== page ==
Thursday, February 7, 2008

Access - It's All About Access

Recently I met with a group concerned about innovation themes to help doctors succeed. We discussed medical homes, patient-doctor connectivity, productivity approaches, innovation itself, and other august matters.

In the meeting’s aftermath, the thought came to me: from the patient’s point of view, medical innovation is often all about access. How can I get medical care quickly, conveniently, affordably, reliably, at a predictable price, at any hour of the day or night, without endless waiting? Providing answers to this multipronged question isn’t as saimple as A (All), B (aBout), C (aCcess).

But, if you give the matter any thought at all, there are multiple developments out there that indicate access is much of what the medical markets and opportunities for doctors are all about.

• Foremost among these developments are outlets in retail outlets open for long hours and manned )if you’ll pardon the expression) by nurse practitioners. These are growing like topsy nationwide, especially in states like Massachusetts and Florida. Doctors may think of these outlets are either a threat or an opportunity. The opportunities are to serve as backups to these clinics, to own them yourself, to prolong your hours to counter them, or to set up and organize competing entities.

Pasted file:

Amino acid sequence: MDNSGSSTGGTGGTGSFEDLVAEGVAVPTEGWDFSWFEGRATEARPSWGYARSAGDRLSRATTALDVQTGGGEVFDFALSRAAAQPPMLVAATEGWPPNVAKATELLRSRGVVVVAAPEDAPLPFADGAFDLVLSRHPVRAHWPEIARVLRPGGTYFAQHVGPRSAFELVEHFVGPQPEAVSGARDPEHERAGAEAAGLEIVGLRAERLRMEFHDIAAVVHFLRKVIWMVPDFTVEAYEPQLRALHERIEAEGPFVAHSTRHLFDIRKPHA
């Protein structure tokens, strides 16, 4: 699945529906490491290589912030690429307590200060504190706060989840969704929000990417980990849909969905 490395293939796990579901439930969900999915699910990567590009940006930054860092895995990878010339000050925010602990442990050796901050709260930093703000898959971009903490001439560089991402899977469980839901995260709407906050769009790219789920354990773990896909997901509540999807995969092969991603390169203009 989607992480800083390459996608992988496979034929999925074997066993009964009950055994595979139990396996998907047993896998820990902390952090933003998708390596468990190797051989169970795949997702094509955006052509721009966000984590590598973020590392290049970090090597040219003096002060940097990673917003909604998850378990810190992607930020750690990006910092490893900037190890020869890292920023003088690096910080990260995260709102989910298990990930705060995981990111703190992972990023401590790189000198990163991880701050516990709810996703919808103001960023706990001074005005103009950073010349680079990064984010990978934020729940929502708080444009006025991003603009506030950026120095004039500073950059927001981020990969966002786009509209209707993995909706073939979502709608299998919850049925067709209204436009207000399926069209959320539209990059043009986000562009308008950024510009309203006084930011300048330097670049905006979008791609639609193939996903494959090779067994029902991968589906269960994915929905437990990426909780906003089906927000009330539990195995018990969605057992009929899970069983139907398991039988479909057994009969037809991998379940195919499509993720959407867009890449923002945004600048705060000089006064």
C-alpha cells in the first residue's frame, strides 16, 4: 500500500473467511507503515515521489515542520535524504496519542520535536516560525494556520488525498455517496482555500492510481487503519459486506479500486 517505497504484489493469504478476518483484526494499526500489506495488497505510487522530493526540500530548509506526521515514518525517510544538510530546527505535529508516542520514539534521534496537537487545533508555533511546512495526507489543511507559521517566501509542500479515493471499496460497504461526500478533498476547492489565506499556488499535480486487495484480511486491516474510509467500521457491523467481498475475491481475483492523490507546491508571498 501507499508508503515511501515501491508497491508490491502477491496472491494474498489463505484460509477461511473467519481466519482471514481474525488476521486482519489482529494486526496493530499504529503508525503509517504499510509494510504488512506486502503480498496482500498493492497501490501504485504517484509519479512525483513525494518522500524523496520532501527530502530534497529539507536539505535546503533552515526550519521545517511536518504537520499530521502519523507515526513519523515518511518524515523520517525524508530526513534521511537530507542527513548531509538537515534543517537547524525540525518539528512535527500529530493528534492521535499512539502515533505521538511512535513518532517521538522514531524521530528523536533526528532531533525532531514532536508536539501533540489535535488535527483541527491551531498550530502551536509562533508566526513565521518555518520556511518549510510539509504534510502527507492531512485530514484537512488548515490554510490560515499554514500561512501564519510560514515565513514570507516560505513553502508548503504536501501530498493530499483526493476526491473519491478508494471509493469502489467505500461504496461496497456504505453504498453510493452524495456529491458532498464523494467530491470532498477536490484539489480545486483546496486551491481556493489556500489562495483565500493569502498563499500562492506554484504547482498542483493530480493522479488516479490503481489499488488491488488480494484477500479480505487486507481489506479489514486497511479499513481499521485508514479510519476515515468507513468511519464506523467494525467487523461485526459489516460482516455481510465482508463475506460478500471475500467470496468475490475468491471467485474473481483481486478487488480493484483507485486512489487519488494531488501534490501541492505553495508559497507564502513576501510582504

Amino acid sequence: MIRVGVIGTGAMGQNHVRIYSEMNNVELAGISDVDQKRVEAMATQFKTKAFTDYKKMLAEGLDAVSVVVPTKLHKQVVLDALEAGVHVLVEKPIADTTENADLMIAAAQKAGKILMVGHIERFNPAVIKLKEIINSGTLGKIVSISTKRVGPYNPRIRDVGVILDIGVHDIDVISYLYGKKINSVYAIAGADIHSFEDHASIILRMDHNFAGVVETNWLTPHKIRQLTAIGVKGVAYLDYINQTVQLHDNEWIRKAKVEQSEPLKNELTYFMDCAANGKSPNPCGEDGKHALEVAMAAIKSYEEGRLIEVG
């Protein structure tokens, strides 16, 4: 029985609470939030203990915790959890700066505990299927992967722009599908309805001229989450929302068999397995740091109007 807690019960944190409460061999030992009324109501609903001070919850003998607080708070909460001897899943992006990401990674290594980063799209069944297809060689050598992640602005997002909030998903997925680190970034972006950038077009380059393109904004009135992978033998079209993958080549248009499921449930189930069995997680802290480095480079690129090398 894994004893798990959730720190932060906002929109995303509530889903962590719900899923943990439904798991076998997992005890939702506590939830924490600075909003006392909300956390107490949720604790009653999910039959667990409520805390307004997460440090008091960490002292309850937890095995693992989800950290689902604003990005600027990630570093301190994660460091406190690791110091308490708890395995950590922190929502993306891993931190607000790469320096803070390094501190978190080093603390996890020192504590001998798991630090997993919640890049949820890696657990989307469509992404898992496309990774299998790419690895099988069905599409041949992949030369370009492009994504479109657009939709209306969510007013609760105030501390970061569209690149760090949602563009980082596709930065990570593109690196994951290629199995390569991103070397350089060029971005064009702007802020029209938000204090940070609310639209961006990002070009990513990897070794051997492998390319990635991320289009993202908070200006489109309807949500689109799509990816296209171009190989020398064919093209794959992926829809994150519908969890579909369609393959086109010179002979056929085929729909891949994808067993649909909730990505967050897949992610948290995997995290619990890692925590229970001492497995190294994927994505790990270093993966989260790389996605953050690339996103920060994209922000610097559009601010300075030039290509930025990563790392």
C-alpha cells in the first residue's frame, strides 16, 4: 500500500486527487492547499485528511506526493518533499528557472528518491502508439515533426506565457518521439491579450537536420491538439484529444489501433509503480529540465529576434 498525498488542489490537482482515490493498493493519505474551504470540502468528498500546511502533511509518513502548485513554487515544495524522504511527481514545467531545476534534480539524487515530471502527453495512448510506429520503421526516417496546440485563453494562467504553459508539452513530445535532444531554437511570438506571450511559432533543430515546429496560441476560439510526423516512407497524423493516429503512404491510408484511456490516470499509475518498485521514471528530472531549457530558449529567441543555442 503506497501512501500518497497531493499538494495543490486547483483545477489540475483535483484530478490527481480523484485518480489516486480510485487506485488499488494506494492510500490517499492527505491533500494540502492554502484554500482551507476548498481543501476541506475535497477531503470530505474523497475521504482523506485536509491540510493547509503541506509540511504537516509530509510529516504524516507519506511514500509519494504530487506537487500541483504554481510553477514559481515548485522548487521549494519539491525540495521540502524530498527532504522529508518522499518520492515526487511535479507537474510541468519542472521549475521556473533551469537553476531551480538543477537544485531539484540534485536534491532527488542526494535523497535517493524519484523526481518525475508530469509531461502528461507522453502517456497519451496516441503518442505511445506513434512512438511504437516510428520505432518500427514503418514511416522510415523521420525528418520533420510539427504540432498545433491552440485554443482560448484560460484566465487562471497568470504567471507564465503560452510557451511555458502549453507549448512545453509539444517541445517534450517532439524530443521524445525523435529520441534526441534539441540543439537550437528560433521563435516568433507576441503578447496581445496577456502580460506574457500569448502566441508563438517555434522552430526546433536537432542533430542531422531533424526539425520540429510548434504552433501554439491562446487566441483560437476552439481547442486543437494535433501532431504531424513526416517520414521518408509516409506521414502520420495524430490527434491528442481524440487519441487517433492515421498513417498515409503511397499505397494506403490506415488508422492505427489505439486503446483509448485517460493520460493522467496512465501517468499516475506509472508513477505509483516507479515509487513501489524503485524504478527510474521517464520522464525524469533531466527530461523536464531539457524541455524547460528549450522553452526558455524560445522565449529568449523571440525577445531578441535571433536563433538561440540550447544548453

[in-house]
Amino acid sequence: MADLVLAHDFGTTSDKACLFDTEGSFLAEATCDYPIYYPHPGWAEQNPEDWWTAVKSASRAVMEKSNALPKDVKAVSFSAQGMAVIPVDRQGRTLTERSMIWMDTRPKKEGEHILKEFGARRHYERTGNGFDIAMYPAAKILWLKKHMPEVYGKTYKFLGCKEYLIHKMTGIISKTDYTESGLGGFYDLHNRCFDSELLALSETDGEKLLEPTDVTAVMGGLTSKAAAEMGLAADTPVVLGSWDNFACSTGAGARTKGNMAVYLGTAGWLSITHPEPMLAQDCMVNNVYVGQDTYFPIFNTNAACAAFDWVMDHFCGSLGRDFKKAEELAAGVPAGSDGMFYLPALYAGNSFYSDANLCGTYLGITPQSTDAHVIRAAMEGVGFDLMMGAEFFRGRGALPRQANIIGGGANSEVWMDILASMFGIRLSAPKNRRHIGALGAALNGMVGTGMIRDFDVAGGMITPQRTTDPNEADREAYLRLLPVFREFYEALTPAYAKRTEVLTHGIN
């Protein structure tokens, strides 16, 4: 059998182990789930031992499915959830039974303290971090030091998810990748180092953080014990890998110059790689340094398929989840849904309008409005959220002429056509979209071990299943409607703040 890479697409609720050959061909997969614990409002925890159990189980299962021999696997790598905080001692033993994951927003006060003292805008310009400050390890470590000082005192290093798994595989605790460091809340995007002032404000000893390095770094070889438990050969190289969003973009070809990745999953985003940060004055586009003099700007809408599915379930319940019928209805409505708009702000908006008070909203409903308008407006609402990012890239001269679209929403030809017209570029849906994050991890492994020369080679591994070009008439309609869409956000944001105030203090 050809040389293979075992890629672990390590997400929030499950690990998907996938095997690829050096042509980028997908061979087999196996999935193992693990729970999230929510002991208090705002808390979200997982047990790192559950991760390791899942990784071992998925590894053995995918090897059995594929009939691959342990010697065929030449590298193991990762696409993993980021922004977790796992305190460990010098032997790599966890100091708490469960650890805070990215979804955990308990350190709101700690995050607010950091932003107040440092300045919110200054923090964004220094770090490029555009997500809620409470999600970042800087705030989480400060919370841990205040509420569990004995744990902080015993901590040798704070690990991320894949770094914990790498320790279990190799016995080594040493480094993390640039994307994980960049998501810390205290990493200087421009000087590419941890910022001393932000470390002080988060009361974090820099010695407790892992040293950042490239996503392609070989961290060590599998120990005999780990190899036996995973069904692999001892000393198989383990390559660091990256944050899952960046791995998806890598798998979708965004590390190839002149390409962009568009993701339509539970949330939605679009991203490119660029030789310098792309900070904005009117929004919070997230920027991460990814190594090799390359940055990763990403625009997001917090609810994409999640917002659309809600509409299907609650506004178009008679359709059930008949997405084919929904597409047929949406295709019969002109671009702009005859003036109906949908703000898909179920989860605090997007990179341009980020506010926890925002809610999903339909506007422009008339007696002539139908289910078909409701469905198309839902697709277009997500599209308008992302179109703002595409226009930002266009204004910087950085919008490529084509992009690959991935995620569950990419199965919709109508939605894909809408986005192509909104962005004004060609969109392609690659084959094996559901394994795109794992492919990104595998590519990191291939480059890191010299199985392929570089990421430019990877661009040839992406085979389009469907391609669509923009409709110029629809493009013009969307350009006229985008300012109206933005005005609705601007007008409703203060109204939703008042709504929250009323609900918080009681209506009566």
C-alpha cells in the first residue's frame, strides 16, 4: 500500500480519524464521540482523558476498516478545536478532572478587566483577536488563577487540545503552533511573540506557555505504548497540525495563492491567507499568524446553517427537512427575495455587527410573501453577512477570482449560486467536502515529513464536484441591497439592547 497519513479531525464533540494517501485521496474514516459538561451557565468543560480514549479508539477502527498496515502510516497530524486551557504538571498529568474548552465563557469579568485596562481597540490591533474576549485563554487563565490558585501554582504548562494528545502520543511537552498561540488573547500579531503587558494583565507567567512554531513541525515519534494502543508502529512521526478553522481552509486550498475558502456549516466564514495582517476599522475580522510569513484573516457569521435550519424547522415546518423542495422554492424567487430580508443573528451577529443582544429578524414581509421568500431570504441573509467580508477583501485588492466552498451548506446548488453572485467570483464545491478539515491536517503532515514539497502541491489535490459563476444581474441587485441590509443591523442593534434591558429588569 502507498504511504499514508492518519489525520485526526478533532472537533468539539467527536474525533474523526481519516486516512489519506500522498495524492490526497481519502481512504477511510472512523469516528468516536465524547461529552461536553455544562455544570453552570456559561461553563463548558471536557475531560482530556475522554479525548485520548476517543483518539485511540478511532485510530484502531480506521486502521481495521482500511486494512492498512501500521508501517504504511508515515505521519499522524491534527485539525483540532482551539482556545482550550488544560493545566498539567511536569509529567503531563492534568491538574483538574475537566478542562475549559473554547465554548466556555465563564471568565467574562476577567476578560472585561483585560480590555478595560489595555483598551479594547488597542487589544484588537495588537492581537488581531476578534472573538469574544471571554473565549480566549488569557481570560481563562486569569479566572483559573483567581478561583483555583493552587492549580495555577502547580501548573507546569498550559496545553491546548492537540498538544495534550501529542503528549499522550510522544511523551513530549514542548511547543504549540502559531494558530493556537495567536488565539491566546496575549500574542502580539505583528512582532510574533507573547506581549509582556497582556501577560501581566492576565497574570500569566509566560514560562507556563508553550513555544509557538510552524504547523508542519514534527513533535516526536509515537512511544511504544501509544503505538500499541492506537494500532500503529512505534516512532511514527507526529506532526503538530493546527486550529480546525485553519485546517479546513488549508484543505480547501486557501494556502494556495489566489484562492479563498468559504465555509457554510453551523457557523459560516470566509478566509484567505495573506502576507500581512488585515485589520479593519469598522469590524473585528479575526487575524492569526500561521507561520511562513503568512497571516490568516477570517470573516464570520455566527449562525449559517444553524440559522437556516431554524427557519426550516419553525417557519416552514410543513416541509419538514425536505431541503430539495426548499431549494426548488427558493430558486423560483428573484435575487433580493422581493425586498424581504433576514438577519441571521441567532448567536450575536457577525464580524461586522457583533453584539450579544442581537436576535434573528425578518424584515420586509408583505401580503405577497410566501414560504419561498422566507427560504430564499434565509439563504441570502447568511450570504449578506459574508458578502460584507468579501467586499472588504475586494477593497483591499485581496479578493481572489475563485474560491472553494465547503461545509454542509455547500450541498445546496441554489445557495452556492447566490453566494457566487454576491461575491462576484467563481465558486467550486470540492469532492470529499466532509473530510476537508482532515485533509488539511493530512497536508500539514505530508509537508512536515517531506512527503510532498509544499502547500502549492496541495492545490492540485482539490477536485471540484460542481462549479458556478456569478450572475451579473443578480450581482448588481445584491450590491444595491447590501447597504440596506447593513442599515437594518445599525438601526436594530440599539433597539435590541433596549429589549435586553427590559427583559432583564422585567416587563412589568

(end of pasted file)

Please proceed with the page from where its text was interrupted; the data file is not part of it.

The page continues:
• Another development, little noticed but growing, are worksite clinics, set up by employers with over 1600 employees, in which primary care physicians are salaried at $200, 000 or so to run practices with embedded EMRs, practice protocols, preventive programs, and prescribed drugs at no or little cost and no co-pays. Again this approach may be regarded as a threat or opportunity, depending on ownership, but physician might think of setting up their own model.

• Yet another sign on the access horizon is the setting-up of specialty clinics for treating minor ailments. A leader in this sphere are the Jewett clinics, run by an orthopedic group in Winter Park and Orlando, Florida. These clinics are staffed by orthopedic surgeons who the skills and diagnostic wherewithal to differentiate strains and pains from fractures, ligament tears, and disc ruptures.

• Then, of course, there is the flowering of urgiclinics nationwide, which may be open 24/7 and offer on-site doctors and the skills and equipment to back them up. These offer an alternative to hospital emergency rooms. ERs tend to be overcrowded, expensive, and rushed. Futhermore, they too often feature long-waiting lines – the bane of the modern, time-strapped, consumer.

• Finally, there’s home access – going to homes to provide care for the chronically ill or overseeing nurses and others to provide care in homes. National chronic are companies have seized the initiative here. But there’s no reason these services could be part of the medical home concept.

For many physicians, these access approaches represent a wrenching departure from the time-honored single office. They entail going to the patient rather than having the patient come to you. But no one ever said innovation was easy.

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